Slaughter v. Southern Talc Co., 89-7031

CourtUnited States Courts of Appeals. United States Court of Appeals (5th Circuit)
Citation919 F.2d 304
Docket NumberNo. 89-7031,89-7031
Parties, 31 Fed. R. Evid. Serv. 1509 Gerald S. SLAUGHTER, et al., Plaintiffs-Appellants, v. SOUTHERN TALC CO., et al., Defendants-Appellees.
Decision Date14 December 1990

Page 304

919 F.2d 304
20 Fed.R.Serv.3d 1462, 31 Fed. R. Evid. Serv. 1509
Gerald S. SLAUGHTER, et al., Plaintiffs-Appellants,
v.
SOUTHERN TALC CO., et al., Defendants-Appellees.
No. 89-7031.
United States Court of Appeals,
Fifth Circuit.
Dec. 14, 1990.

Page 305

Mike Davis, Daniel W. Andrews, Byrd, Davis & Eisenberg, Austin, Tex., for plaintiffs-appellants.

J. Frank Kinsel, Jr., Cantey & Hanger, Fort Worth, Tex., for Southern Talc.

Elizabeth Thompson, Donald J. Verplancken, Butler & Binion, Houston, Tex., for the Celotex Co.

Frank Bean, Rick W. Thamm, Houston, Tex., for Eagle-Pitcher Industries, Inc.

John A. Stephens, Fulbright, Winniford, Bice & Marable, Waco, Tex., for John Crane (Houdaille, Inc.).

Vic Fields, Floyd T. Getz, Ramey, Flock, Jeffus, Crawford, Harper & Collins, Tyler, Tex., for A.W. Chesterton Co.

Kevin J. Keith, Bailey & Williams, Dallas, Tex., for Owens-Corning Fiberglass Corp.

Kevin J. Cook, Gary D. Elliston, DeHay & Blanchard, Dallas, Tex., for Armstrong World Industries, Flexitallic Gasket Co., Keene Corp. and GAF Corp.

Thomas L. Kelly, Jr., Patterson, Lamberty, Kelly & Stanford, Dallas, Tex., for Anchor Packing Co.

Karl Van Gardner, Edward J. Hennessy, Hennessy & Zito, Houston, Tex., for Garlock, Inc.

Appeals from the United States District Court for the Western District of Texas.

Before GOLDBERG, KING, and DUHE, Circuit Judges.

DUHE, Circuit Judge:

In this asbestos injury suit, the appellants challenge the district court's grant of partial summary judgment, arguing that the court improperly assessed the credibility of their expert witnesses. Finding that

Page 306

the district court acted within its authority in evaluating the reliability of this evidence, we affirm.

Facts and District Court Proceedings

The 451 plaintiffs in this action are members of the National Rubber Workers Union. Through the efforts of the National Tire Workers Litigation Project, these workers participated in diagnostic screenings to detect the presence of asbestos-related disease. These screenings, conducted in mobile units, consisted of X-rays and workplace questionnaires completed by the workers. The screenings did not include physical examinations.

After two years of discovery, the appellees filed a motion for partial summary judgment accompanied by 310 pages of X-ray examination reports and the affidavit of the appellees' pulmonary specialist, Dr. Bradley. Bradley's affidavit stated his conclusion that based upon his review of the X-rays and reports attached as exhibits, 421 plaintiffs showed no signs of pulmonary disease. In reply, the appellants submitted the affidavits of their pulmonary specialists, Drs. Gelbard and Rao. Although these affidavits referenced the X-rays, questionnaires, and examination reports as exhibits, these items were never submitted as summary judgment evidence.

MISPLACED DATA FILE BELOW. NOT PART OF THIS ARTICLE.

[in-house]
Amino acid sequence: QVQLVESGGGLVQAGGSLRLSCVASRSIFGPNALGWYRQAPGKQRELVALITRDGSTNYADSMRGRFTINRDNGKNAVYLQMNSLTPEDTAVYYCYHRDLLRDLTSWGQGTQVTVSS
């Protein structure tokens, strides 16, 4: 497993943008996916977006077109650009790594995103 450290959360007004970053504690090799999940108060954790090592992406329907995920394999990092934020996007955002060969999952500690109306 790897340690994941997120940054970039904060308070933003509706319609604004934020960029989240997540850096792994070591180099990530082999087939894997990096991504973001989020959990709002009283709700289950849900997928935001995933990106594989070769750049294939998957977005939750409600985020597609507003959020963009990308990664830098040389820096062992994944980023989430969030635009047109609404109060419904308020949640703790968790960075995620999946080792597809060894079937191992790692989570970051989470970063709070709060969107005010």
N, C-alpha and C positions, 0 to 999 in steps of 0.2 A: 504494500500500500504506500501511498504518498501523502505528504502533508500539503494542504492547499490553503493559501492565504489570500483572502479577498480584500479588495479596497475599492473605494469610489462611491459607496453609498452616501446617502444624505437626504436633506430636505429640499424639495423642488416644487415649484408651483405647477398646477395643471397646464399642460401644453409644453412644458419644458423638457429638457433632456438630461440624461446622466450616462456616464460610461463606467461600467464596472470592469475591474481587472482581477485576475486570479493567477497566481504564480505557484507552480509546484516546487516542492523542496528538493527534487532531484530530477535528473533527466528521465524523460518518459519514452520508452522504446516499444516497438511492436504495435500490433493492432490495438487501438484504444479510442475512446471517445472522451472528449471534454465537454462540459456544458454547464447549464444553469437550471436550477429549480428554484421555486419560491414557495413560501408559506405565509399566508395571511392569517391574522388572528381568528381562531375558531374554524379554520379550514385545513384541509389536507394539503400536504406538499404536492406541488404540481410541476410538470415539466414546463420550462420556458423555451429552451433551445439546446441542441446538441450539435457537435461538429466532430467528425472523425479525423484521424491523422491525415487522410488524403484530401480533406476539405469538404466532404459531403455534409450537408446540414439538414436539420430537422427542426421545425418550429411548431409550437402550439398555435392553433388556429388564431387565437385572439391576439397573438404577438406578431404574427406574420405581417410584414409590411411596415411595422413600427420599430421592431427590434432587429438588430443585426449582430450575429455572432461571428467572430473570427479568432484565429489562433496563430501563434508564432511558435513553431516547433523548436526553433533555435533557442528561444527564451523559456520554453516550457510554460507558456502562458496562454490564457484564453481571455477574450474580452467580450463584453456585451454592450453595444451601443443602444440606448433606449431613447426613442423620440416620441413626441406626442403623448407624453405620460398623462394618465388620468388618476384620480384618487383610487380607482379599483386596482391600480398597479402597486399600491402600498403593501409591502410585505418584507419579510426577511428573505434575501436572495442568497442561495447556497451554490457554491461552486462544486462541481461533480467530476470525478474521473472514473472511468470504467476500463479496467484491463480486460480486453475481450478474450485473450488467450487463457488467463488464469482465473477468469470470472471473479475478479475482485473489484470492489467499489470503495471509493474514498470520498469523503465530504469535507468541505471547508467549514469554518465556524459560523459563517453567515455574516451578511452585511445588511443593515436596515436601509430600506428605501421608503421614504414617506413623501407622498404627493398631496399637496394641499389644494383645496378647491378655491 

At the hearing on the summary judgment motion, the appellees identified several inconsistencies between the examination reports and the conclusions later reached by the appellant's experts. 1 Disturbed by the district judge's comments at the end of the hearing, the appellants submitted additional affidavits from other experts. The court refused to consider this proffer, characterizing those affidavits as "uninvited and untimely." The trial court granted the appellees' motion for summary judgment, which was later certified as a final judgment. This appeal followed.

The Requirements of Rule 703

The appellants argue that in granting the summary judgment motion, the district court improperly judged the credibility of their expert witnesses, a function typically within the purview of the jury. 2 Because the diagnostic methods employed by the appellants' experts are widely accepted in the medical community, the appellants argue that the jury should have been permitted to hear and evaluate the evidence. We are unpersuaded.

As a general rule, questions regarding the scientific bases of an expert's opinion "affect the weight to be assigned that opinion rather than its admissibility and should be left for the jury's consideration." Viterbo v. Dow Chemical Co., 826 F.2d 420, 422 (5th Cir.1987). See also, Dixon v. International Harvester Co., 754 F.2d 573, 580 (5th Cir.1985). However, this general rule yields when "the source upon which an expert's opinion relies is of such little weight ... that [the] testimony would not actually assist the...

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    ...whether they satisfy the threshold established by Rule 703." Christophersen, 939 F.2d at 113 (quoting Slaughter v. Southern Talc Co., 919 F.2d 304, 306-07 (5th Cir.1990)). Such critical evaluation of the bases of an expert's opinion furthers the court's interest in providing relevant, accur......
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    ...court's evidentiary rulings, Lavespere v. Niagara Mach. & Tool Works, 910 F.2d 167, 175-76 (5th Cir.1990); Slaughter v. Southern Talc Co., 919 F.2d 304, 306-07 (5th Cir.1990); Washington v. Armstrong World Indus., 839 F.2d 1121, 1123 (5th Cir.1988); Viterbo, 826 F.2d at 422. 2 Thus an appea......
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    ...Plaintiffs' Post-Hearing Surreply Supplement. Orsi v. Kirkwood, 999 F.2d 86, 91 (4th Cir.1993); see also Slaughter v. Southern Talc, Co., 919 F.2d 304, 307 (5th Cir.1990) (court does not abuse its discretion when it refuses to accept out-of-time 9. The Maryland Wage Payment Collection Law, ......
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